The dark cloud in which Mr Shand’s sun has set should cause a gentle criticism of his errors and shortcomings, and rather evoke sympathy for the widow and six young children whom he has left behind to mourn his loss. Gently scan thy fellow man, And gentlier sister woman ; Gin they should (tang a kcnnin wrang— To err, it is but human.
Nor should the existence of another be forgotten— “ the widowed mother, feeble, old, and grey,” whose cup of sorrow has run over through this latest afflicting stroke. Her later years have indeed been a continuance of sorrows. Under a rough brusque exterior, James Shandpossessed a warm, honest heart, and the Taieri Plain is largely indebted to his enterprise for its rapid development.
THE INQUEST. The coroner’s inquiry into the circumstances surrounding the death of James Shand was held at Abbotsford Farm this afternoon before Coroner Carew and a jury of six, of whom William Snow was chosen foreman. The following evidence was taken
John Shand, farmer, residing at Winton, said that he was a brother of deceased, who was born at Aberdeen, and came to the colony thirty-eight years ago. Witness had not seen much of him lately, the last time he saw him being on the 26th of May last. Witness had had a letter from deceased on the third of the present month, wherein he stated that he intended coming to Southland. Witness knew nothing which bore upon the present matter, and could not say he had noticed anything particular in deceased’s manner. He had, however, no opportunity of seeing him lately. Deceased could swim with his clothes off, but was not a proficient swimmer.
John Tohill, platelayer, residing at Outram, said that yesterday, while coming over the Taieri Railway Bridge, about sixteen minutes past twelve, he saw an object in the water thirty or forty yards below the bridge. It resembled a man’s hand shut. Upon examination he found it was the body of James Shand lying in the river. He could not get the body ashore, but got the assistance of Walter Callick, and they turned the body on its back and brought it ashore, fastening it close to the bank with a rope. Callick informed the people of the neighboring houses, and witness told the search party. William Moore, laborer, on Abbotsford Farm, said that he was working in the garden on Friday morning, when he saw Mr Shand walking from the house towards the fence in the direction of the river. There was no gate in that direction opening on to the river. Mr Shand was fully dressed, and walking quicker than usual. Ho could get a view of the lower part of the farm from the fence. Early in the morning Mr Shand spoke to witness, asking him generally what he was going to do that day. Witness noticed nothing unusual in his manner and appearance, which were much the same as usual, Mr Shand had been lately much quieter than he used to be formerly. James Patrick, manager of Abbotsford Farm, said that deceased was living on the farm. Witness saw him about nine o’clock on Friday morning. Deceased had been to Henley the previous day. Witness asked what he thought of the Henley ground, with the view of taking up land there. Mr Shand answered “Not much.” Witness said he thought the late Thomas Shancl’s place was better, and Mr Shand replied “ Much too wet.” Deceased did not seem inclined to carry on a conversation, and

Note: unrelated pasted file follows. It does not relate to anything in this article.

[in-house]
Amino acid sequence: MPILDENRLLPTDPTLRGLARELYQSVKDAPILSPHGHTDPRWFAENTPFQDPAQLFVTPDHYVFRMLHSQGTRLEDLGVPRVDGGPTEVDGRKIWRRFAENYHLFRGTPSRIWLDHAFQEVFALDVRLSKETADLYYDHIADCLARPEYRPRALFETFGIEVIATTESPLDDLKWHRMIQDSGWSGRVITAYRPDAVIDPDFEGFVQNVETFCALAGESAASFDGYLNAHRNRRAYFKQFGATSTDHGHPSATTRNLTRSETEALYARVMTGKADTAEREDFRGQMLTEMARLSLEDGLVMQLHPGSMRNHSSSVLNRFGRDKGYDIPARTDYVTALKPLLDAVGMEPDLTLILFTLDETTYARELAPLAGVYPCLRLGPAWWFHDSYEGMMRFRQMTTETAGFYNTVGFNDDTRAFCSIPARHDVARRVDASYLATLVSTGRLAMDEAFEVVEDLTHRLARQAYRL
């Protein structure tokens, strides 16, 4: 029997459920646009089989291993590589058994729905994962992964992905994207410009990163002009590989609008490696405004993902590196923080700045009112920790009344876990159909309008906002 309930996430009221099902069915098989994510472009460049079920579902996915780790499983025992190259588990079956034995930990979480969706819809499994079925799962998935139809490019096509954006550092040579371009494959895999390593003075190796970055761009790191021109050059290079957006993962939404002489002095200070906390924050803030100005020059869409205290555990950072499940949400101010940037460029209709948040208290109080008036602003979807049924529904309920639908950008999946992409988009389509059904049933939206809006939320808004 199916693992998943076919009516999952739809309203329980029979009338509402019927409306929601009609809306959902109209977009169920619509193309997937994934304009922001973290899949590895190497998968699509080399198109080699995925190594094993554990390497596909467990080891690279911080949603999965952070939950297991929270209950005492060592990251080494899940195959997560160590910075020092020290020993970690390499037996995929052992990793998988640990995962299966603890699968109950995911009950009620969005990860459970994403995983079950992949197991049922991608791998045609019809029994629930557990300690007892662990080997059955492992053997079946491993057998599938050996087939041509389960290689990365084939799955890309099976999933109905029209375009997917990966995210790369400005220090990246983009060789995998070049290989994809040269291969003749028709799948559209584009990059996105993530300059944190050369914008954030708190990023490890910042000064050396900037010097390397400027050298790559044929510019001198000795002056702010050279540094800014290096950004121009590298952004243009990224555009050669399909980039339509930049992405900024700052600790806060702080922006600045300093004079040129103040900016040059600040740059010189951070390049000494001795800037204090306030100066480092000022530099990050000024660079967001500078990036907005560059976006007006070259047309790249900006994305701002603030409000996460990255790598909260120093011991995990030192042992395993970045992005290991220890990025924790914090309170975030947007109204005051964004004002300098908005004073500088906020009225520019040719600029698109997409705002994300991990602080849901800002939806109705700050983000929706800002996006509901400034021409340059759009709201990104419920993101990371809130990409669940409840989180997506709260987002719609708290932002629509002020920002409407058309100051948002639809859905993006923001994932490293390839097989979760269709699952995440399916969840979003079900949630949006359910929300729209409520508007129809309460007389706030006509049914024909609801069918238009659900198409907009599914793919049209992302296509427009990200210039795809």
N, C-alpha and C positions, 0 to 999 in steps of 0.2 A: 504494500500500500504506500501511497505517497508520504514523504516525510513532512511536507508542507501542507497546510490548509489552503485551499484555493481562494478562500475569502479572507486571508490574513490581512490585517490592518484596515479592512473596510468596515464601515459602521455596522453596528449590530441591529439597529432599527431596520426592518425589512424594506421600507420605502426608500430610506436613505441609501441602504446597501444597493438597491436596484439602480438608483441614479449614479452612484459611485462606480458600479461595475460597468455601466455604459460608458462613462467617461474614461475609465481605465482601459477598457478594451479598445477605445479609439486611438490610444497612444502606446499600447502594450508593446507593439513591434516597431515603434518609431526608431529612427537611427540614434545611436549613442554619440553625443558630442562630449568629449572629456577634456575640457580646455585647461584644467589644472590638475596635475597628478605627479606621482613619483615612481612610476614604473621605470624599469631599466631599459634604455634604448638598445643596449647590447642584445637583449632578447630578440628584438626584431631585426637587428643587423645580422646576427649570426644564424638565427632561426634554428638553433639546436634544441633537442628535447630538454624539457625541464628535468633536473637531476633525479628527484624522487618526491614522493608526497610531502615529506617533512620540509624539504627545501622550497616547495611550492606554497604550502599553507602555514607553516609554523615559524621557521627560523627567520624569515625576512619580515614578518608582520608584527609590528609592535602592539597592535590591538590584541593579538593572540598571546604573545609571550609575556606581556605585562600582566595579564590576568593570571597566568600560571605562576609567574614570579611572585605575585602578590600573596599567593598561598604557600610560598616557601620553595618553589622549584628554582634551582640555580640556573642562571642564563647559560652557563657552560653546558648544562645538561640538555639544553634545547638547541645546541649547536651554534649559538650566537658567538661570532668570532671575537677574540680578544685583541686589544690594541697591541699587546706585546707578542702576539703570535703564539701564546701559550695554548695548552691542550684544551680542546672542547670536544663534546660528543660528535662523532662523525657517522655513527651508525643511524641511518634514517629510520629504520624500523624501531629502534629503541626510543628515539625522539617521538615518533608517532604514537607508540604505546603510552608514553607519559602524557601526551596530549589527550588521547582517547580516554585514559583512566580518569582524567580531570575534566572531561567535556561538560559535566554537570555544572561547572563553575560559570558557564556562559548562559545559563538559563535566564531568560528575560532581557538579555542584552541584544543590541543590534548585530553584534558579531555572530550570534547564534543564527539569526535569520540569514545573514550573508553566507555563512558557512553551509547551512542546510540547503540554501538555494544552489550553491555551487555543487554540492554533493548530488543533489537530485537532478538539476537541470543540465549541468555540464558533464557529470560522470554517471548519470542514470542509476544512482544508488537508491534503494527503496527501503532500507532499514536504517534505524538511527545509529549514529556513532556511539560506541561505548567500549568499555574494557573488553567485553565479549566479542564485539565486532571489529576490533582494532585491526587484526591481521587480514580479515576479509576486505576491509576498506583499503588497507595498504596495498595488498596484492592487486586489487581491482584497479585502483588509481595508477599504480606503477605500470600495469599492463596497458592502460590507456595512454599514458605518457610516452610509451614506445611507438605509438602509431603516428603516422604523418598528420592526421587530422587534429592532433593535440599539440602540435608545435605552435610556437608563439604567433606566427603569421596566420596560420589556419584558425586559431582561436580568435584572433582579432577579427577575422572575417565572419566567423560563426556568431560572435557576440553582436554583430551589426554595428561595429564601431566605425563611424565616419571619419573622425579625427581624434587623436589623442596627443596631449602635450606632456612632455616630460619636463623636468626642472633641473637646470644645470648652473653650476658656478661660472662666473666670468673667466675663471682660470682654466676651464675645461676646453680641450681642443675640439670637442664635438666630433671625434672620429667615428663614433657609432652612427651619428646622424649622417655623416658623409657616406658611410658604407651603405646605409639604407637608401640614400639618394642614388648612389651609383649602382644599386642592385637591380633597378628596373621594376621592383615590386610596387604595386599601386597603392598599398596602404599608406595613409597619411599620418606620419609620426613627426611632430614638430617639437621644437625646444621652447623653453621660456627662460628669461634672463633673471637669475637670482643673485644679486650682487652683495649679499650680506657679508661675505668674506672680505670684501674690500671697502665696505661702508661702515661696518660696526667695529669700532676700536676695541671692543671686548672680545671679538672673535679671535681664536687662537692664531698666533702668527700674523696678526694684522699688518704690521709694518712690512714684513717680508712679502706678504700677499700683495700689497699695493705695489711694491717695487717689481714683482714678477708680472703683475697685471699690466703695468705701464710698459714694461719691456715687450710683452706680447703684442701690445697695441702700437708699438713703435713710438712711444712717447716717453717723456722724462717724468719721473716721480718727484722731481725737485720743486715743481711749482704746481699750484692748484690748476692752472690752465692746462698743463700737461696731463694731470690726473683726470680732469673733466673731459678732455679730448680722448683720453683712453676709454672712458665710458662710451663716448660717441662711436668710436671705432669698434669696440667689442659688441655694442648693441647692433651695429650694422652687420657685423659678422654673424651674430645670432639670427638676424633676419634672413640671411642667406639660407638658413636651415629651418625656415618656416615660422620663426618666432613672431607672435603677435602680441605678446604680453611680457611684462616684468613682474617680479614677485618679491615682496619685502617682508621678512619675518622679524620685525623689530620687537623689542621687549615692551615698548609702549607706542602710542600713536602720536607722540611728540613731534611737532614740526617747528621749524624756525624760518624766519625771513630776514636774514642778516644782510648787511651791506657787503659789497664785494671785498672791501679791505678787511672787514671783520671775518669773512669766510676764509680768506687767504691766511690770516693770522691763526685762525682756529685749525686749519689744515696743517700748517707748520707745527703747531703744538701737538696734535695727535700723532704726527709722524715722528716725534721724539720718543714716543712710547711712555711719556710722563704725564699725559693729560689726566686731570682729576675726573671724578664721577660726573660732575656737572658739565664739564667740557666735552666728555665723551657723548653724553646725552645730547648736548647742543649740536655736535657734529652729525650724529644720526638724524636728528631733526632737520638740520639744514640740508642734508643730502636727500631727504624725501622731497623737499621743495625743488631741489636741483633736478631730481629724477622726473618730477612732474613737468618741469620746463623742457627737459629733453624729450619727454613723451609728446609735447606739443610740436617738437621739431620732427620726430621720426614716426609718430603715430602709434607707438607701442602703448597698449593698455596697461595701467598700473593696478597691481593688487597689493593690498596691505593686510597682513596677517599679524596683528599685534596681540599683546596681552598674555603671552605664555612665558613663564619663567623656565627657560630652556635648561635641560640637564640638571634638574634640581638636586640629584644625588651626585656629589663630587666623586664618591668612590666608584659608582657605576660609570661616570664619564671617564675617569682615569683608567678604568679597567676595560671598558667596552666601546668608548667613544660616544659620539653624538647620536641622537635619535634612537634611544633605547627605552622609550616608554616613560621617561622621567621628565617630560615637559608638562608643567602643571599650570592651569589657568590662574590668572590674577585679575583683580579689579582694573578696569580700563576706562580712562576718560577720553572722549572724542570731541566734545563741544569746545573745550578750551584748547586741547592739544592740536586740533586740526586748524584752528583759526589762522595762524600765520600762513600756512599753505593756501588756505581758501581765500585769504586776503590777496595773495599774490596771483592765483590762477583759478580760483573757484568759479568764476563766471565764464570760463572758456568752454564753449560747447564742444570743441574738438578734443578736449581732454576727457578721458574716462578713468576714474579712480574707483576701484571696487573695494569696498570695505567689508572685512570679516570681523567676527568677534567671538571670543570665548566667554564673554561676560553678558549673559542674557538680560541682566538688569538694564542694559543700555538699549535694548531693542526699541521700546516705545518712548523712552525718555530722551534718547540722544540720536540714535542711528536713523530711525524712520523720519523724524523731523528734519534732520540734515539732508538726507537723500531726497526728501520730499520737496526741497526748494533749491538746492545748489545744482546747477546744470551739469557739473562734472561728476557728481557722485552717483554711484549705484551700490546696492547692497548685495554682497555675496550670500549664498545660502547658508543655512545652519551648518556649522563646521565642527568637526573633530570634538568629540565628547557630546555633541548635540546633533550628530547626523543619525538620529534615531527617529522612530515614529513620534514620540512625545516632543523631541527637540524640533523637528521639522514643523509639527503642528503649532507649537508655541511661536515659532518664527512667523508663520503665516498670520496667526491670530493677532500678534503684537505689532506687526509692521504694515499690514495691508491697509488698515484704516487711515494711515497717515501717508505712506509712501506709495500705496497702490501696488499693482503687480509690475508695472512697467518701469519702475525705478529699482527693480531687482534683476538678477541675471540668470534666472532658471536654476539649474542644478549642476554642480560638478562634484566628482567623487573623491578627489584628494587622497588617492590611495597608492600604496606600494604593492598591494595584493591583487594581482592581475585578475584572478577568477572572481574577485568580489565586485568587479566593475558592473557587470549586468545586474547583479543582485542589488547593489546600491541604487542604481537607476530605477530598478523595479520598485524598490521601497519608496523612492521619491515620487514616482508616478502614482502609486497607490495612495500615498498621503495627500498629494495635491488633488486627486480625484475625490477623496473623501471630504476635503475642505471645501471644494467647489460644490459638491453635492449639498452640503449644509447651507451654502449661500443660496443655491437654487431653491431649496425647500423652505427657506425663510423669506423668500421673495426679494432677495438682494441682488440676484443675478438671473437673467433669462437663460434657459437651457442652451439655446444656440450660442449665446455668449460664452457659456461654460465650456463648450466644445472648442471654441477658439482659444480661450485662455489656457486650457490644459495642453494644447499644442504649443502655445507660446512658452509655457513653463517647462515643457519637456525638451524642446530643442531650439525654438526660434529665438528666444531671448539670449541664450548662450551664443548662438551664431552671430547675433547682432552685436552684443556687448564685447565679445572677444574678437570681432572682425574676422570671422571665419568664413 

witness left the office. He had not seen deceased since. He had known Mr Shand for three years. He seemed low-spirited, about the change.